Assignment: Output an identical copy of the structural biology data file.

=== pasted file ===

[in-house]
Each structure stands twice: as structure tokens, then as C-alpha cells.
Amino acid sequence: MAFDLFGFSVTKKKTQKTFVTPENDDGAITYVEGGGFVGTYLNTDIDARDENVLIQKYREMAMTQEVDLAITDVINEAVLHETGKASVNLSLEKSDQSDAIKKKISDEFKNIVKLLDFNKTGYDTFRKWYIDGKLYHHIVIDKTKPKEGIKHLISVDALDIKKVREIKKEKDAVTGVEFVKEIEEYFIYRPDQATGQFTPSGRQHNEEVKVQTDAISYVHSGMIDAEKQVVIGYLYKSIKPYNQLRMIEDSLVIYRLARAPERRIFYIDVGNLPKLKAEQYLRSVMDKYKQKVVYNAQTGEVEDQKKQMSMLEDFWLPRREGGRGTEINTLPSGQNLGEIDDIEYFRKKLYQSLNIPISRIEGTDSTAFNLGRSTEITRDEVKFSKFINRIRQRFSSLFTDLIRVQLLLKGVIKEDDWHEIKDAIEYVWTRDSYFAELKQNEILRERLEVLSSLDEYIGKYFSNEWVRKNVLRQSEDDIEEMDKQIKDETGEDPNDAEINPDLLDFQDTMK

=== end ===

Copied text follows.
[in-house]
Each structure stands twice: as structure tokens, then as C-alpha cells.
Amino acid sequence: MAFDLFGFSVTKKKTQKTFVTPENDDGAITYVEGGGFVGTYLNTDIDARDENVLIQKYREMAMTQEVDLAITDVINEAVLHETGKASVNLSLEKSDQSDAIKKKISDEFKNIVKLLDFNKTGYDTFRKWYIDGKLYHHIVIDKTKPKEGIKHLISVDALDIKKVREIKKEKDAVTGVEFVKEIEEYFIYRPDQATGQFTPSGRQHNEEVKVQTDAISYVHSGMIDAEKQVVIGYLYKSIKPYNQLRMIEDSLVIYRLARAPERRIFYIDVGNLPKLKAEQYLRSVMDKYKQKVVYNAQTGEVEDQKKQMSMLEDFWLPRREGGRGTEINTLPSGQNLGEIDDIEYFRKKLYQSLNIPISRIEGTDSTAFNLGRSTEITRDEVKFSKFINRIRQRFSSLFTDLIRVQLLLKGVIKEDDWHEIKDAIEYVWTRDSYFAELKQNEILRERLEVLSSLDEYIGKYFSNEWVRKNVLRQSEDDIEEMDKQIKDETGEDPNDAEINPDLLDFQDTMK